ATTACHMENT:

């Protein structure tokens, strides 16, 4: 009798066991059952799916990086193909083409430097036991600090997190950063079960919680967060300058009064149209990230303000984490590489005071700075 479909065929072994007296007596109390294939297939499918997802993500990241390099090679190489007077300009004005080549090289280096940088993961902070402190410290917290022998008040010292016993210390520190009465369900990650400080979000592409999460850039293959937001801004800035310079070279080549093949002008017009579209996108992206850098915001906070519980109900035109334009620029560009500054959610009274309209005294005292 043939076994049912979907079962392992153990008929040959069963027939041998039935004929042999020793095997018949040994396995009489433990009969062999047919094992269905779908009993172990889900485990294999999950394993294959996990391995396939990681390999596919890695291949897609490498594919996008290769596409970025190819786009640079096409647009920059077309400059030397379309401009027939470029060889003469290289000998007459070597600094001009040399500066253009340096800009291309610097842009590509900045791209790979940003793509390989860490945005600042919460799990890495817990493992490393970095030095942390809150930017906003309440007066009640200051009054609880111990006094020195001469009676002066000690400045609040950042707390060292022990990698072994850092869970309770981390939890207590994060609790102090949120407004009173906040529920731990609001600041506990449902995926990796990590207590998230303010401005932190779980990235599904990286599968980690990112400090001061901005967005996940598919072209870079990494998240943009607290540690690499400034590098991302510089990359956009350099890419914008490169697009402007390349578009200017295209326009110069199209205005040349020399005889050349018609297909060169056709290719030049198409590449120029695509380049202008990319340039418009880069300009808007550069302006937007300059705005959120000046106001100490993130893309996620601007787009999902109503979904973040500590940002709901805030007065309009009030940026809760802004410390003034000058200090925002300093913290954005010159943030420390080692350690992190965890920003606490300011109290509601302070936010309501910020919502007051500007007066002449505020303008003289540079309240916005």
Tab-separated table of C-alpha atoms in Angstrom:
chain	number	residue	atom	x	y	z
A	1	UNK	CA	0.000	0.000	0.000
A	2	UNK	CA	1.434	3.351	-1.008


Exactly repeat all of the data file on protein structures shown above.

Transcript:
């Protein structure tokens, strides 16, 4: 009798066991059952799916990086193909083409430097036991600090997190950063079960919680967060300058009064149209990230303000984490590489005071700075 479909065929072994007296007596109390294939297939499918997802993500990241390099090679190489007077300009004005080549090289280096940088993961902070402190410290917290022998008040010292016993210390520190009465369900990650400080979000592409999460850039293959937001801004800035310079070279080549093949002008017009579209996108992206850098915001906070519980109900035109334009620029560009500054959610009274309209005294005292 043939076994049912979907079962392992153990008929040959069963027939041998039935004929042999020793095997018949040994396995009489433990009969062999047919094992269905779908009993172990889900485990294999999950394993294959996990391995396939990681390999596919890695291949897609490498594919996008290769596409970025190819786009640079096409647009920059077309400059030397379309401009027939470029060889003469290289000998007459070597600094001009040399500066253009340096800009291309610097842009590509900045791209790979940003793509390989860490945005600042919460799990890495817990493992490393970095030095942390809150930017906003309440007066009640200051009054609880111990006094020195001469009676002066000690400045609040950042707390060292022990990698072994850092869970309770981390939890207590994060609790102090949120407004009173906040529920731990609001600041506990449902995926990796990590207590998230303010401005932190779980990235599904990286599968980690990112400090001061901005967005996940598919072209870079990494998240943009607290540690690499400034590098991302510089990359956009350099890419914008490169697009402007390349578009200017295209326009110069199209205005040349020399005889050349018609297909060169056709290719030049198409590449120029695509380049202008990319340039418009880069300009808007550069302006937007300059705005959120000046106001100490993130893309996620601007787009999902109503979904973040500590940002709901805030007065309009009030940026809760802004410390003034000058200090925002300093913290954005010159943030420390080692350690992190965890920003606490300011109290509601302070936010309501910020919502007051500007007066002449505020303008003289540079309240916005």
Tab-separated table of C-alpha atoms in Angstrom:
chain	number	residue	atom	x	y	z
A	1	UNK	CA	0.000	0.000	0.000
A	2	UNK	CA	1.434	3.351	-1.008